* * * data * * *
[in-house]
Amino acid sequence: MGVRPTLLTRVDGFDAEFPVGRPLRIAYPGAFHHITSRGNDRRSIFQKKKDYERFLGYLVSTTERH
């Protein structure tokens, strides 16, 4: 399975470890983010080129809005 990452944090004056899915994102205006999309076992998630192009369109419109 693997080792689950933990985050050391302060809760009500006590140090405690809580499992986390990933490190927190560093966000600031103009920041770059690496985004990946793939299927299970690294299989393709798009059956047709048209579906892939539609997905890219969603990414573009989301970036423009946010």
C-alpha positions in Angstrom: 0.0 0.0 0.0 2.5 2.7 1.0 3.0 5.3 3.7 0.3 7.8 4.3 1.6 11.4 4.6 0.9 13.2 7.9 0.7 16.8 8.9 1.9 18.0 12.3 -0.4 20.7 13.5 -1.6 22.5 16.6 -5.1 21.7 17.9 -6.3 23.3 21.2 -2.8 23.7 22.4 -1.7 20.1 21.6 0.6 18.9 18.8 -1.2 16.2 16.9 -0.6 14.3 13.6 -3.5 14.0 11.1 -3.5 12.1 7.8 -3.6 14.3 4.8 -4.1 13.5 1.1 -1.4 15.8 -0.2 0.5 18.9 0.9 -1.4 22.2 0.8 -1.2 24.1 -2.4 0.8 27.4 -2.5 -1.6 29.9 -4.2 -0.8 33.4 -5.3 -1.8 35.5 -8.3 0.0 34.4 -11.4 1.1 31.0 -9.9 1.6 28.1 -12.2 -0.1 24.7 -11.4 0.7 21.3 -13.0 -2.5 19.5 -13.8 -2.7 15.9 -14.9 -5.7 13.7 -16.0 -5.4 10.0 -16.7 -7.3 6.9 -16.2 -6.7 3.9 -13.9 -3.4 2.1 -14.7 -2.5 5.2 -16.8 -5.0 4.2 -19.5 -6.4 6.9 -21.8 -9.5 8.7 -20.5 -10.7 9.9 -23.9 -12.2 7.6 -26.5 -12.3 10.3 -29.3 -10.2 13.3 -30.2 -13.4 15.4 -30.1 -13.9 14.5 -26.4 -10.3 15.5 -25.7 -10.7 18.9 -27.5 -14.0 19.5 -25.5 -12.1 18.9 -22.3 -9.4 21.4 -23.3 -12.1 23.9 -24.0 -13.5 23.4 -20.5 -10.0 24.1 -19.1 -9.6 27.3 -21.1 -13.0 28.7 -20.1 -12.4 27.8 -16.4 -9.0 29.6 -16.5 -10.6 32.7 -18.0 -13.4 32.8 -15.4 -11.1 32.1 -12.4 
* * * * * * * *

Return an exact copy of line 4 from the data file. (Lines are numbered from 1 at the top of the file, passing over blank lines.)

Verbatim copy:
C-alpha positions in Angstrom: 0.0 0.0 0.0 2.5 2.7 1.0 3.0 5.3 3.7 0.3 7.8 4.3 1.6 11.4 4.6 0.9 13.2 7.9 0.7 16.8 8.9 1.9 18.0 12.3 -0.4 20.7 13.5 -1.6 22.5 16.6 -5.1 21.7 17.9 -6.3 23.3 21.2 -2.8 23.7 22.4 -1.7 20.1 21.6 0.6 18.9 18.8 -1.2 16.2 16.9 -0.6 14.3 13.6 -3.5 14.0 11.1 -3.5 12.1 7.8 -3.6 14.3 4.8 -4.1 13.5 1.1 -1.4 15.8 -0.2 0.5 18.9 0.9 -1.4 22.2 0.8 -1.2 24.1 -2.4 0.8 27.4 -2.5 -1.6 29.9 -4.2 -0.8 33.4 -5.3 -1.8 35.5 -8.3 0.0 34.4 -11.4 1.1 31.0 -9.9 1.6 28.1 -12.2 -0.1 24.7 -11.4 0.7 21.3 -13.0 -2.5 19.5 -13.8 -2.7 15.9 -14.9 -5.7 13.7 -16.0 -5.4 10.0 -16.7 -7.3 6.9 -16.2 -6.7 3.9 -13.9 -3.4 2.1 -14.7 -2.5 5.2 -16.8 -5.0 4.2 -19.5 -6.4 6.9 -21.8 -9.5 8.7 -20.5 -10.7 9.9 -23.9 -12.2 7.6 -26.5 -12.3 10.3 -29.3 -10.2 13.3 -30.2 -13.4 15.4 -30.1 -13.9 14.5 -26.4 -10.3 15.5 -25.7 -10.7 18.9 -27.5 -14.0 19.5 -25.5 -12.1 18.9 -22.3 -9.4 21.4 -23.3 -12.1 23.9 -24.0 -13.5 23.4 -20.5 -10.0 24.1 -19.1 -9.6 27.3 -21.1 -13.0 28.7 -20.1 -12.4 27.8 -16.4 -9.0 29.6 -16.5 -10.6 32.7 -18.0 -13.4 32.8 -15.4 -11.1 32.1 -12.4 